Drawing Blood: Technology and Disease Identity in Twentieth-Century America

 
Drawing Blood: Technology and Disease Identity in Twentieth-Century America by Keith A. Wailoo
Published: 
February, 1999
ISBN: 
978-0801861819
Publisher: 
Johns Hopkins University Press

In Drawing Blood, medical historian Keith Wailoo uses the story of blood diseases to explain how physicians in this century wielded medical technology to define disease, carve out medical specialties, and shape political agendas. As Wailoo's account makes clear, the seemingly straightforward process of identifying disease is invariably influenced by personal, professional, and social factors―and as a result produces not only clarity and precision but also bias and outright error.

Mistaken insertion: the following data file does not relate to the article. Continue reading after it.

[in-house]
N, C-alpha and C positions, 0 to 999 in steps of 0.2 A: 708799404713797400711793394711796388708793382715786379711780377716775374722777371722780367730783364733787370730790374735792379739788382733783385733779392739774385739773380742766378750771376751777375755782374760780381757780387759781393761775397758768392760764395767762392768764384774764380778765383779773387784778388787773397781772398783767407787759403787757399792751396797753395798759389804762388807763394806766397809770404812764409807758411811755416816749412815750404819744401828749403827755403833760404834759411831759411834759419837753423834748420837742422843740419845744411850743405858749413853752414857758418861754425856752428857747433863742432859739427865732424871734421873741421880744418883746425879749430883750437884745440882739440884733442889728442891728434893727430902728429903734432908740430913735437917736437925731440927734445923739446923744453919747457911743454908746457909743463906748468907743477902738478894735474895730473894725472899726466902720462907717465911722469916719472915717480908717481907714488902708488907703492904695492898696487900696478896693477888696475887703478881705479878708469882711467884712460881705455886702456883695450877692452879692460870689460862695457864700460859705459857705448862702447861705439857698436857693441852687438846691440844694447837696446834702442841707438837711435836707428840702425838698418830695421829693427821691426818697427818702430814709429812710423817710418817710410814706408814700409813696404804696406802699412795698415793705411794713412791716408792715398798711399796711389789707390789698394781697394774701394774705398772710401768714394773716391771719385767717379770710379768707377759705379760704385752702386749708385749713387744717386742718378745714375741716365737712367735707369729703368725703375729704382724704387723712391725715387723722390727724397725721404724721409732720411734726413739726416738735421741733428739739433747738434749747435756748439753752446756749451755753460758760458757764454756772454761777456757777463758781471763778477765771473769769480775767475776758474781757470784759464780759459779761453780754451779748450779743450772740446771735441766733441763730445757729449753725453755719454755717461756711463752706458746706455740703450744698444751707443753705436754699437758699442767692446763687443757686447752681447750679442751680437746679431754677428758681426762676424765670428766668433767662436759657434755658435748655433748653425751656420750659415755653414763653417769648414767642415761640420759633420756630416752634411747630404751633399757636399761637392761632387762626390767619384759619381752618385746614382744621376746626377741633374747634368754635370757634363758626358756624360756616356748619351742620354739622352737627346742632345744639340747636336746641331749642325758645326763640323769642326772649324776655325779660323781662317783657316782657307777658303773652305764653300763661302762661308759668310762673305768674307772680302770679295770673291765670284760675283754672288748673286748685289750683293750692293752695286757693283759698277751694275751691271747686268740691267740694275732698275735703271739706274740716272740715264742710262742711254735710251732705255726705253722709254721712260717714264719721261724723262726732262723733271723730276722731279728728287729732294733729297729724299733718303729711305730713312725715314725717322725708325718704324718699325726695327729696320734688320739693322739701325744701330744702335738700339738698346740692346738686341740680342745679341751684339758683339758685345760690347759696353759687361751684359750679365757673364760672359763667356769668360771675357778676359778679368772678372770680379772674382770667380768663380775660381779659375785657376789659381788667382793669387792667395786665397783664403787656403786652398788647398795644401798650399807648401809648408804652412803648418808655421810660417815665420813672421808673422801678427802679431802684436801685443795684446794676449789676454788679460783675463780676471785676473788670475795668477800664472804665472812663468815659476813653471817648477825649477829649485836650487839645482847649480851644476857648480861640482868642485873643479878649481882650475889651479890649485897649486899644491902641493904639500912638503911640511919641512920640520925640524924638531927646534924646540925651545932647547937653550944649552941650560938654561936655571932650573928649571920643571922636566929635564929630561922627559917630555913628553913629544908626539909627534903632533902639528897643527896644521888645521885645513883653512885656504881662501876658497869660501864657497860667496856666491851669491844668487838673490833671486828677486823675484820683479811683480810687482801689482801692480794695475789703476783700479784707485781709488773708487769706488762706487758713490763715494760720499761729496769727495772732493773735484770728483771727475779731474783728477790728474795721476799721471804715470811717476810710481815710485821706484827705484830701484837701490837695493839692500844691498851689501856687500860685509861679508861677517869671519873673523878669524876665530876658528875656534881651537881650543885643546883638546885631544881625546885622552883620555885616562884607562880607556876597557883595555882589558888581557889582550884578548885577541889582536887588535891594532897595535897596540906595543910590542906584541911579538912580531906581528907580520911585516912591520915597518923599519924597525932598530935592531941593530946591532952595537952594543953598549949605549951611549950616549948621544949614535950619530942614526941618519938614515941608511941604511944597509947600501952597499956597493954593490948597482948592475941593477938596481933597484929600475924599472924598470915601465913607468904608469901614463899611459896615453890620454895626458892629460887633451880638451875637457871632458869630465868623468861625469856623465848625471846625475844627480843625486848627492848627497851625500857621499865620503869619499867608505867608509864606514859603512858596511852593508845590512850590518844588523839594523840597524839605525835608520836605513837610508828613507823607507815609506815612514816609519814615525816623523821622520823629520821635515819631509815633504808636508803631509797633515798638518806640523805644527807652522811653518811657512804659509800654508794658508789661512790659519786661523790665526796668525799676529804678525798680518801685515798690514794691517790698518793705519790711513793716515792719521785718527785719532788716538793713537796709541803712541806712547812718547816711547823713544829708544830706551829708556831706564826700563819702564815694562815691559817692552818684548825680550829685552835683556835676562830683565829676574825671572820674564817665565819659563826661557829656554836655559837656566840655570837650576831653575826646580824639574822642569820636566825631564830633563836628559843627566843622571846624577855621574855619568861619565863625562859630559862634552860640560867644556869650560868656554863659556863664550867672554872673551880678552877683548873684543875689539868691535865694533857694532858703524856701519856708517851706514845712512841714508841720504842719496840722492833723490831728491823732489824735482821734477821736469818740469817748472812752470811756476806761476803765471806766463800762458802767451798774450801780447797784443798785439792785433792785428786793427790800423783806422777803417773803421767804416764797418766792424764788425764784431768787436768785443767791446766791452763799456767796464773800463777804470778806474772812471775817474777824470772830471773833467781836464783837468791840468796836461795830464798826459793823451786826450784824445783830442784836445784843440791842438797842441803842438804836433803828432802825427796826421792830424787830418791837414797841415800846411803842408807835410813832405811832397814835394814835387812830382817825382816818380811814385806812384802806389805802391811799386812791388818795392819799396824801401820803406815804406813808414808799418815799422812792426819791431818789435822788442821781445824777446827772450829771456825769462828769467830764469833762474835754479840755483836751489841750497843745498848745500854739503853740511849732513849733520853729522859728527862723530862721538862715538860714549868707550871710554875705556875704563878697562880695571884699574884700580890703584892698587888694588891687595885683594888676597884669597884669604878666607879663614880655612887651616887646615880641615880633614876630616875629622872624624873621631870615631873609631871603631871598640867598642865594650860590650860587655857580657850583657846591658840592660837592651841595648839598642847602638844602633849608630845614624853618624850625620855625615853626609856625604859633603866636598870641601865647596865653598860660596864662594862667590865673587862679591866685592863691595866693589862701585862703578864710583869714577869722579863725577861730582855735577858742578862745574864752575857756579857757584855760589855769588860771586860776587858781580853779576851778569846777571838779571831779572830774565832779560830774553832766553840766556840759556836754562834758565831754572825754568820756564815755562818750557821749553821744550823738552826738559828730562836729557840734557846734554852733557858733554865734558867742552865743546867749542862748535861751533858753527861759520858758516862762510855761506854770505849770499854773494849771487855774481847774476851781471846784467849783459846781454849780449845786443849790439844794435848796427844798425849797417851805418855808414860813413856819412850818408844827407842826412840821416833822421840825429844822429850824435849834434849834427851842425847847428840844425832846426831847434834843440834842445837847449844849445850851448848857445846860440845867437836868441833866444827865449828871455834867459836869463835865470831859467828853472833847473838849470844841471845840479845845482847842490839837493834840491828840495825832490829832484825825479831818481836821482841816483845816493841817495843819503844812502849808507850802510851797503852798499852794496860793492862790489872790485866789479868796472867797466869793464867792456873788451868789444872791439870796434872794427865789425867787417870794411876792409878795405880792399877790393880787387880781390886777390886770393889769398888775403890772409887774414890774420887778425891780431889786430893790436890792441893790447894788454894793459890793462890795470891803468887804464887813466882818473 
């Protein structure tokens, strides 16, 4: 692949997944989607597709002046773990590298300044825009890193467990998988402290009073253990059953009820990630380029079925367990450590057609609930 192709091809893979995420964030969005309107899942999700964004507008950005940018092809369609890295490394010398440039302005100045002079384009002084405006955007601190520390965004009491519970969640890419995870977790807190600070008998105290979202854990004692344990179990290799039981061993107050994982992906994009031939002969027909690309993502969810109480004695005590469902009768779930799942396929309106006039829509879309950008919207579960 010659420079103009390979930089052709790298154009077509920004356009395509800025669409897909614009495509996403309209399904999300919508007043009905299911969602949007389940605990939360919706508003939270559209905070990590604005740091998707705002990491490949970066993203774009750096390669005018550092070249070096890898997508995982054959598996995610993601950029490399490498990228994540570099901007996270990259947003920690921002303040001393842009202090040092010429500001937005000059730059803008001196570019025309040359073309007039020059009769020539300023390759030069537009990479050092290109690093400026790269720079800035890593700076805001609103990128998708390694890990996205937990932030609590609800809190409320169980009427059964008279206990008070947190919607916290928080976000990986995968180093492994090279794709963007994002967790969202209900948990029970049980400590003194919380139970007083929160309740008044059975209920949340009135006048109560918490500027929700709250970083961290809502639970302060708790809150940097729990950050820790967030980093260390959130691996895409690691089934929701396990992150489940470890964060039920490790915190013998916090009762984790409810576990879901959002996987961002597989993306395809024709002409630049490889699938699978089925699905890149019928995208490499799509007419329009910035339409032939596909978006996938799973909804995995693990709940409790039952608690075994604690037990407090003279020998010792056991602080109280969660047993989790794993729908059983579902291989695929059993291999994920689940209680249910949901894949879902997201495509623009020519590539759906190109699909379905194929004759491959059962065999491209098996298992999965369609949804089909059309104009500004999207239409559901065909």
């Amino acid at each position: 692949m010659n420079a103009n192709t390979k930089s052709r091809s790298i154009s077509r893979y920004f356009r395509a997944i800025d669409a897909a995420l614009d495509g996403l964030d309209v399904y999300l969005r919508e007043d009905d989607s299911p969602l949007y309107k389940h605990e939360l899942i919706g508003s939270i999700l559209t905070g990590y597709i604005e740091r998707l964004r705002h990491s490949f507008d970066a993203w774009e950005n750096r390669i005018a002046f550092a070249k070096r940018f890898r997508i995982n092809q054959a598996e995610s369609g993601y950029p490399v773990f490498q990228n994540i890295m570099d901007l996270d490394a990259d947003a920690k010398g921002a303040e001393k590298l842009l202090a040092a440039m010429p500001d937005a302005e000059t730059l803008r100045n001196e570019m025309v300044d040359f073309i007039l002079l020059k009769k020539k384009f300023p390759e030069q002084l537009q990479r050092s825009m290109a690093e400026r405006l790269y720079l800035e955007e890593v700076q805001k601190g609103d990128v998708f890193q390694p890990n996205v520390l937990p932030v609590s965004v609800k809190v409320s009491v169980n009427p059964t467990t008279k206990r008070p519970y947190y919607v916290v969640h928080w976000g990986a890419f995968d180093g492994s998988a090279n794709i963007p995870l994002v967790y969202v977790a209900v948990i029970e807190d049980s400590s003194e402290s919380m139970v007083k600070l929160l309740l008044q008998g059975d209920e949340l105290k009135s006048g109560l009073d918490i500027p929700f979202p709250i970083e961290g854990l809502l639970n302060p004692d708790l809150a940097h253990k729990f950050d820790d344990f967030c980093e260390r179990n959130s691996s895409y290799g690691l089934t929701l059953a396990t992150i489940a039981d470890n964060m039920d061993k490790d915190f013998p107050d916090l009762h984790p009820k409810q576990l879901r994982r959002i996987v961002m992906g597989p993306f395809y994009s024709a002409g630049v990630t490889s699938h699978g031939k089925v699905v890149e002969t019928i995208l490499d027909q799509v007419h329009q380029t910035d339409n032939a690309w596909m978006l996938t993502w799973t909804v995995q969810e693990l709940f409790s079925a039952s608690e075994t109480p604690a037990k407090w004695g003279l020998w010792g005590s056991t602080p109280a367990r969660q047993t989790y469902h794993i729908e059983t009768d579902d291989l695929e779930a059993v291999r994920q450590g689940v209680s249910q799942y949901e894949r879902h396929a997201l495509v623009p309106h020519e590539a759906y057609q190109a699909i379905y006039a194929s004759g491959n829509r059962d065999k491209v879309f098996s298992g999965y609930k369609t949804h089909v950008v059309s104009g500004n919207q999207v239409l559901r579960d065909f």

Drawing Blood reveals the ways in which physicians and patients as well as the diseases themselves are simultaneously shaping and being shaped by technology, medical professionalization, and society at large. This thought-provoking cultural history of disease, medicine, and technology offers an important perspective for current discussions of HIV and AIDS, genetic blood testing, prostate-specific antigen, and other important issues in an age of technological medicine.

Area of Interest: 
Cultural History
Medicine & Health
Period: 
20th Century
Region: 
United States